Well, it's another night where I can't sleep.
   It's another night with too much swirling around in my mind.
   There's one particular subject that keeps occupying all my thoughts.
   Sin. How does it relate to someone with a mental illness, whichever one or more it may be?
   As a Christian; is mental illness a sin? No! Of course not!
   Can we consider our actions while in the midst of some serious psychosis sinful?
   That's not for you or I to say. Only God can judge that.
   Simply put; a sin is a sin is a sin...
   In regards to mental illness and sin, to single any one action out as a particularly worse sin, well, I have to question the logic in that thinking.
   For instance, putting suicide in the spotlight as a particularly worse sin than, say, murder, stealing, lying, or arrogance is making a judgement call.
   Now, I know what I just wrote could be said as the same. But, I'm just offering an opinion, trying to give some food for thought. Agree or disagree, it makes no difference to me.
   I would point out, very strongly, saying suicide is a sin and having someone who is on the verge or thinking about committing suicide read that kind of statement, could very well be what pushes them over the edge.
   In a court of law someone found to be mentally unfit to understand one's actions is usually found not guilty by reason of insanity or mental defect. Harsh wording, true. But that's how it's worded.
   I'm not trying to say anyone who is mentally ill is immune from taking responsibility for their actions. But, it must be taken into consideration.
   Remembering that mental illnesses are an imbalance of the chemicals in the body and the brain. Those chemicals being your emotions and/or feelings.
   So, yes, some leeway must be given.
   When having a psychotic break or some sort of psychosis the individual is not in control of their facilities, or in other words, not in control of their thoughts, and/or behaviour.
   Their actions could be considered that not of their own.
   It's not fair to measure a mentally ill person to a so-called "healthy" person, although the individuals are essentially the same, but at the same time they are not.
   The mentally ill's brain is not going to function the same as the "healthy" person, therefore aforementioned's reactions and actions in the same kind of situation will be far and wide different.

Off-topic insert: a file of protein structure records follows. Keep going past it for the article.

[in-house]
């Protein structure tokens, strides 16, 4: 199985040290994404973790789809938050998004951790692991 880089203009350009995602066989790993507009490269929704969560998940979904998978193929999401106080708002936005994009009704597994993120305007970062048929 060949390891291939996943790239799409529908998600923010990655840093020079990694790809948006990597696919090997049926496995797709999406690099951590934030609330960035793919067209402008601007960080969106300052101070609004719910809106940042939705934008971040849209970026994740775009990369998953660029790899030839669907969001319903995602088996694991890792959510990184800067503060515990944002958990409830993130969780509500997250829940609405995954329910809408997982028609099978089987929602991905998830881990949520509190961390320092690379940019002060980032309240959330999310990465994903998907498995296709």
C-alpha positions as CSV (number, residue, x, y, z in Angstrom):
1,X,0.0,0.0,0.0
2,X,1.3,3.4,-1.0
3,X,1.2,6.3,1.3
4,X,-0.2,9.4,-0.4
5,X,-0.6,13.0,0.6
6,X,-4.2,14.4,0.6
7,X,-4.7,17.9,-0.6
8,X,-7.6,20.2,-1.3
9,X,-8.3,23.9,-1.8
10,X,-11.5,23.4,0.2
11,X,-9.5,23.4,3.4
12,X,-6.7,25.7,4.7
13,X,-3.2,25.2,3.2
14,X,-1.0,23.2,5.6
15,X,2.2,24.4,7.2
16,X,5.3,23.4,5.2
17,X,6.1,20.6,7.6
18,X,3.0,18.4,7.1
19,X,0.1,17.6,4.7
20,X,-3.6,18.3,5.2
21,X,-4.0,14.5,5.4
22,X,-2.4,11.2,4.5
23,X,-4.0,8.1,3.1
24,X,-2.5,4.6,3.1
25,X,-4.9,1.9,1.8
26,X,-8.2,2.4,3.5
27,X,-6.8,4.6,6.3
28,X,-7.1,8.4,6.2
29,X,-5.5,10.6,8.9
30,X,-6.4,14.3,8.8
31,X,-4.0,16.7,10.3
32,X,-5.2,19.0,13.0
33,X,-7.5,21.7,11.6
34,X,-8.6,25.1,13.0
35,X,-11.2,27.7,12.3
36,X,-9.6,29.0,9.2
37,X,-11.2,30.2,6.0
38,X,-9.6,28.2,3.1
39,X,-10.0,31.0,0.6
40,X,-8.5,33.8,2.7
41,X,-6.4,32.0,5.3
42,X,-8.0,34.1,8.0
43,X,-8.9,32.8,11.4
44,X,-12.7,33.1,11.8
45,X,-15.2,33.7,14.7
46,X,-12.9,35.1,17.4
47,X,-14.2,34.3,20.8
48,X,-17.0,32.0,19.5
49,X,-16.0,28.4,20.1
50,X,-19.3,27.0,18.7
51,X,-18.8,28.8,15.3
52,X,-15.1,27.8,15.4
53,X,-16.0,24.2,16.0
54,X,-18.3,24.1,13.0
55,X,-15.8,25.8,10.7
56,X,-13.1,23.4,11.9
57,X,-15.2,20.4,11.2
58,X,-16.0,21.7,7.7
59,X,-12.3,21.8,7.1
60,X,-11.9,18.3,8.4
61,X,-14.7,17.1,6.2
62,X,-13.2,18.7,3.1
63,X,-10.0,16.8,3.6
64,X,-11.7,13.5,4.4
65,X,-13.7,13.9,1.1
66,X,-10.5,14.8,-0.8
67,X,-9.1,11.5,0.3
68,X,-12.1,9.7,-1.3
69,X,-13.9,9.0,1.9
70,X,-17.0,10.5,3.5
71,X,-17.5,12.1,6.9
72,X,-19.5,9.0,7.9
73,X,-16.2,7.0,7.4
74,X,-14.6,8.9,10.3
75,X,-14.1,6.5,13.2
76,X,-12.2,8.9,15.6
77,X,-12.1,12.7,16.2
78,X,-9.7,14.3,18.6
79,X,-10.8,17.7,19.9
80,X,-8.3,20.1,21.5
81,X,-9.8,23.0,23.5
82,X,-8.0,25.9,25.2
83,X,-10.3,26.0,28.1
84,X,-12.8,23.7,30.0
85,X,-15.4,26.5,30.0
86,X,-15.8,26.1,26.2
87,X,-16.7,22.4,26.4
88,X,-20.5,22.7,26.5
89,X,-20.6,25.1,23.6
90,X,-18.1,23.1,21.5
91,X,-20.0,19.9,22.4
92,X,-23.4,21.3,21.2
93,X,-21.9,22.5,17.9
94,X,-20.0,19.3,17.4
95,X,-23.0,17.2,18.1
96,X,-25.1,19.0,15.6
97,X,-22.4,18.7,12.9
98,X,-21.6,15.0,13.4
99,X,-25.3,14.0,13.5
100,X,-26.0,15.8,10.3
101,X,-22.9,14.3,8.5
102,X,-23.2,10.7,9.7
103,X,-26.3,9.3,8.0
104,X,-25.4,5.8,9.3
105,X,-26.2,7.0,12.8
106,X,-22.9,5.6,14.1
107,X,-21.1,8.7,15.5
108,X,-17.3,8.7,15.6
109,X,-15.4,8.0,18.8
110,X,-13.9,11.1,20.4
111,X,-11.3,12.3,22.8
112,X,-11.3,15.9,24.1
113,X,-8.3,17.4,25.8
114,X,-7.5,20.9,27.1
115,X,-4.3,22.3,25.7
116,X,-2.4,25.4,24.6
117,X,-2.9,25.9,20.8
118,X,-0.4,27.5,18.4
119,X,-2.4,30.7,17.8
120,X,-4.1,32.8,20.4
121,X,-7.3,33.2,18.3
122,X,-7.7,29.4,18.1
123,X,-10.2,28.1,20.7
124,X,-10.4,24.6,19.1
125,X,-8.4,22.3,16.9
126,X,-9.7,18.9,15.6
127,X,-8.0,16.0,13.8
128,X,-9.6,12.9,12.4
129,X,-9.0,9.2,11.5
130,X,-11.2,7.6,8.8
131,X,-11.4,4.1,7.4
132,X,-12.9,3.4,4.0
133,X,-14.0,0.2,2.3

Still, I do believe both are and should be held responsible for the actions and behaviours.
   For no one is separate from another.
   In ending, no one sin should ever be singled out from any other.
   For all sins are the very same in God's eyes. And one sinner is just as much as a sinner as the next. No matter which sin(s) that may be.
   I should add, to say; the mentally ill are not more prone to sin than than the one without a mental illness. The mentally ill are not any more vulnerable to sin than one without a mental illness.
   Each both face different challenges in facing the one's own sin for sure.
   Just remember to be pointing out any one sin, whether it be a part of mental illness or not, as such is questionable.
   We should not be singling out the negative, instead we should be working on the positive.
   Stop the ridicule and the judgement, and learn to love. Not just learning to love, but learning just what love truly is.
   There are more than plenty examples in God's Word of just what love is and what it means to love as a child of God.
   I know, I know, I was supposed to have ended, but more thoughts came into my mind, as always.
   We should be spending less time about what is sin on the outside and more time on working on the sin within one's own self.
   Being critical is always counter productive. We should be uplifting one another and encouraging one another than making someone's already unbearable burden that much more unbearable.
   "How we show love towards others is how we show our love for God." (Scott David Buckley)


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